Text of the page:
Thanks to Anthony Augustine for the shout-out in today’s Free Press:
BEFORE the ubiquitousness of music on the Internet, file sharing and sites such as SoundCloud changed the way that DJs distributed their mixes, many locals sold their mix tapes or CDs at clothing and record stores, merch tables at events or wherever they could get a bit of shelf space. These mixes were one of the only windows into the music that was being played at the warehouse parties, raves and club nights that were part of the first and second waves of electronic music in the city. Most of the house, techno, acid, hardcore and drum ‘n’ bass played by the DJs of that era were only available on vinyl and DJs sought out music that would define them as an artist, rather than just playing the Top 20 of the moment, which seems to be the approach many new DJs take these days.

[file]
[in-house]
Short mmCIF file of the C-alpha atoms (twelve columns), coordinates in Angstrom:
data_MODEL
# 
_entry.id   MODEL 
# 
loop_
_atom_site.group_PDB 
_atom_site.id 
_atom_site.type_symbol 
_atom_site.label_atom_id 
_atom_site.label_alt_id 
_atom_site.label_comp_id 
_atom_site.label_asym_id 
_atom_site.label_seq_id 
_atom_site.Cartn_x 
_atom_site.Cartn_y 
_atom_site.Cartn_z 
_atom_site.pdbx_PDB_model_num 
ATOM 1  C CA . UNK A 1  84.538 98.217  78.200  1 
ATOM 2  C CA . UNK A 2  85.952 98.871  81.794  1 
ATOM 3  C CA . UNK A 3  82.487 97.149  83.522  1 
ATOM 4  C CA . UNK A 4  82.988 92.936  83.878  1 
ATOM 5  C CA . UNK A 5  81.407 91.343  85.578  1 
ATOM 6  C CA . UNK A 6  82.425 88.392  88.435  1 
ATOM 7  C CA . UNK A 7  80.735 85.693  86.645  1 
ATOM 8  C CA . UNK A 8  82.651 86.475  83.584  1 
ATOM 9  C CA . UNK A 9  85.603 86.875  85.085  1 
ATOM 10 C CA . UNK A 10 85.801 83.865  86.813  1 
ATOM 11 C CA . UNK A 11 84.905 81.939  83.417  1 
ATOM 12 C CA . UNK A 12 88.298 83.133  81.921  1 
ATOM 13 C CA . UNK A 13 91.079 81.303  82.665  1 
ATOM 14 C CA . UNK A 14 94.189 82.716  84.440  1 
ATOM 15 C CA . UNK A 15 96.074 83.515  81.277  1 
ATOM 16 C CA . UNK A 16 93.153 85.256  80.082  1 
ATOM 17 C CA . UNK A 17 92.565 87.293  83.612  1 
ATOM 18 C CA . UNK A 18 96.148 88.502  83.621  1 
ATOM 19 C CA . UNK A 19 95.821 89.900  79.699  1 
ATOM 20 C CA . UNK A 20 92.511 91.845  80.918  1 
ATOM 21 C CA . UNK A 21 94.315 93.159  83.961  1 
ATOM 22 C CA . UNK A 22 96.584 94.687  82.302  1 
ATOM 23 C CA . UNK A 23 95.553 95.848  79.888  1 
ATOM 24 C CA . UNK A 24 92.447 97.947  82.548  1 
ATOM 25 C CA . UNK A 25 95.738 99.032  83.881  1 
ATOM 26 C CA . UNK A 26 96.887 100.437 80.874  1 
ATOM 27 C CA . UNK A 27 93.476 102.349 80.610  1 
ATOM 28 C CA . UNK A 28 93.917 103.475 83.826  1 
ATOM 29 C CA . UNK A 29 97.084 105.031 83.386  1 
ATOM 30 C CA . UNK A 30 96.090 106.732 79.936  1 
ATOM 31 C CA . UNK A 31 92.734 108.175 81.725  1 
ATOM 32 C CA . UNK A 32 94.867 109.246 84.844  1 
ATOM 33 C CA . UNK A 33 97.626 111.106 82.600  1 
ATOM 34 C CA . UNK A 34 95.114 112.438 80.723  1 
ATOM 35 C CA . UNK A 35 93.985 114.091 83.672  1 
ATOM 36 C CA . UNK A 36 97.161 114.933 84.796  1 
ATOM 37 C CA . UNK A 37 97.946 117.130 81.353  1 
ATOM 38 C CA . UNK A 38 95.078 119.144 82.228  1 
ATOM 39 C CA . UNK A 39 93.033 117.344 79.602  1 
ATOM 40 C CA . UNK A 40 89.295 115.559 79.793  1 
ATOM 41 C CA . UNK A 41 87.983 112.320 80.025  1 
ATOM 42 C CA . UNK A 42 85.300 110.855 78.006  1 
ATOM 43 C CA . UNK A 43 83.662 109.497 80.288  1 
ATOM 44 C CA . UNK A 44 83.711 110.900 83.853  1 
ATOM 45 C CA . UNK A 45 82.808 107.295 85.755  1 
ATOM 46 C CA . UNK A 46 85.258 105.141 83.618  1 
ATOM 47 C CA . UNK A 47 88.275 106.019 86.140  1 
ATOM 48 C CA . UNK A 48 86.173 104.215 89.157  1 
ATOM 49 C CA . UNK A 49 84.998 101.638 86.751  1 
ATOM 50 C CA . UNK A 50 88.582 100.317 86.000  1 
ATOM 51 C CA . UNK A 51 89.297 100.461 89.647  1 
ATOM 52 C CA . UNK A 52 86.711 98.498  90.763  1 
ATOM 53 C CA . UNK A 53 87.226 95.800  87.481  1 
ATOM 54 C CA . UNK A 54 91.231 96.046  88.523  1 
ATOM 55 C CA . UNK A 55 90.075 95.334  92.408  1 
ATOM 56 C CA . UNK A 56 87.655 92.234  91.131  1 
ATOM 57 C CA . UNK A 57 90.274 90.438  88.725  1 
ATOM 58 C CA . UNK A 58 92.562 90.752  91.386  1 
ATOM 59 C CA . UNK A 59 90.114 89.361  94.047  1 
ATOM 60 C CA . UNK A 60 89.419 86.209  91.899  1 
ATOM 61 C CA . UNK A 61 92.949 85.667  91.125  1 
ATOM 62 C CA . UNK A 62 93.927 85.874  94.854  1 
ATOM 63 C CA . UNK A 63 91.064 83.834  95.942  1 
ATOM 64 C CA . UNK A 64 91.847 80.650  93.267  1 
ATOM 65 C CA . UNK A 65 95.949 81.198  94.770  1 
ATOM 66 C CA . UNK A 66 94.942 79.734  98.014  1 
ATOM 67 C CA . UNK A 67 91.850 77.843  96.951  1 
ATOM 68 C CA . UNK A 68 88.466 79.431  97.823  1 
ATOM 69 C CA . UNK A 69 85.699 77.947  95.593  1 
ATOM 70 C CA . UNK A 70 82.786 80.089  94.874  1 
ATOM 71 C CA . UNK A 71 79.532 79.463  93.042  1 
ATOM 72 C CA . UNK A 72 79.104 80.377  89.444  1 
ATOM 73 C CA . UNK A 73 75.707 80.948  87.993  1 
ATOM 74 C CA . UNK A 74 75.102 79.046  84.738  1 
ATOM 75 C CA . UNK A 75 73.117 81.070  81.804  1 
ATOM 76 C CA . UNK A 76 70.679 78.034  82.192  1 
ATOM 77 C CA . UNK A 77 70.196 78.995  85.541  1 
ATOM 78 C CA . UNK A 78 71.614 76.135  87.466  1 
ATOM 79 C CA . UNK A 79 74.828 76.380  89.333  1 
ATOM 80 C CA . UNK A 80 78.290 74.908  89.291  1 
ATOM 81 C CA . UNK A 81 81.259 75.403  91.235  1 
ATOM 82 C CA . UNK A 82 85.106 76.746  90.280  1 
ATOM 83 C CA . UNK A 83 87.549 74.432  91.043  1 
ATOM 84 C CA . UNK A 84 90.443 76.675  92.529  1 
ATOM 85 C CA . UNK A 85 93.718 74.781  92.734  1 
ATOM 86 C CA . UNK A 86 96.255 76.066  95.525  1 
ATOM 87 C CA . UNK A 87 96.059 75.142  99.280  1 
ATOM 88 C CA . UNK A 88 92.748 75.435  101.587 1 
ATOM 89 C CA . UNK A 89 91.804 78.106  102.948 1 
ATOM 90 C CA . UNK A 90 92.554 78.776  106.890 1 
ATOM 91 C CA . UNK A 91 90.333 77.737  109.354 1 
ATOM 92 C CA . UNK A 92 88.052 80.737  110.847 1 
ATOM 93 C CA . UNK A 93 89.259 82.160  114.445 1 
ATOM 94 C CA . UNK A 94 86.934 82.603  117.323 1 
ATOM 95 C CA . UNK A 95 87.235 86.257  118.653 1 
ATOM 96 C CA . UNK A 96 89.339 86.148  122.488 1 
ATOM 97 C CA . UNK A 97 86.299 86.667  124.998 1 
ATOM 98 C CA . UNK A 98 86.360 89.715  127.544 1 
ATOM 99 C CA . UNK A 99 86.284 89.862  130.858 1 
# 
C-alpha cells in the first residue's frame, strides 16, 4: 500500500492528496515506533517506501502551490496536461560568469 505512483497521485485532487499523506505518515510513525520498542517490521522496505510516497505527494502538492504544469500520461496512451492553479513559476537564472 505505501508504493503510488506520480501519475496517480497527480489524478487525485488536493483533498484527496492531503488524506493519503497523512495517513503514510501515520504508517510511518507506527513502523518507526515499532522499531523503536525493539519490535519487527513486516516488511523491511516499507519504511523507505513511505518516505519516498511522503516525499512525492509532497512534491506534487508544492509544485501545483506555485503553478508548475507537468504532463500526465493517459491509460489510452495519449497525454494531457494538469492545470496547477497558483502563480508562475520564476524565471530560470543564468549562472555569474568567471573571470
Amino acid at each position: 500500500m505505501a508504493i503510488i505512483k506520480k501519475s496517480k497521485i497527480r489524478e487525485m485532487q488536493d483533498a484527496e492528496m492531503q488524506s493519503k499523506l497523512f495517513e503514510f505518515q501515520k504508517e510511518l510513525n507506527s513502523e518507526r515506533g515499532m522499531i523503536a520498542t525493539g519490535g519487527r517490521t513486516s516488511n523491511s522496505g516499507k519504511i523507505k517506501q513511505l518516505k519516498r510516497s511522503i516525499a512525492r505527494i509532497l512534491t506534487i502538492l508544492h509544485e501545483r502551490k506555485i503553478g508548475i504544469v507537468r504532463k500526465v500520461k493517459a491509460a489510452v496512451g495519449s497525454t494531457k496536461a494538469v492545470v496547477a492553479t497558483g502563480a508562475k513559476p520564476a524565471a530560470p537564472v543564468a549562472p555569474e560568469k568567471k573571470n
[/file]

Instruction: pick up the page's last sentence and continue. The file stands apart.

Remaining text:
While radio mix shows on 91.1 FM played a small role in helping define electronic music culture in the early ’90s, DIY mix tapes and later CDs were the main way that party-goers were able to hear the music that was being played at raves and clubs in the comfort of their home or car.
Looking to help document and preserve these performances, Winnipeg Mix Tape Archive was launched as a hub for accessing and promoting the early days of Winnipeg’s burgeoning electronic music culture. Mixes from maverick hardcore DJ, Fishead, and drum n’ bass trailblazer Type One have already been uploaded online.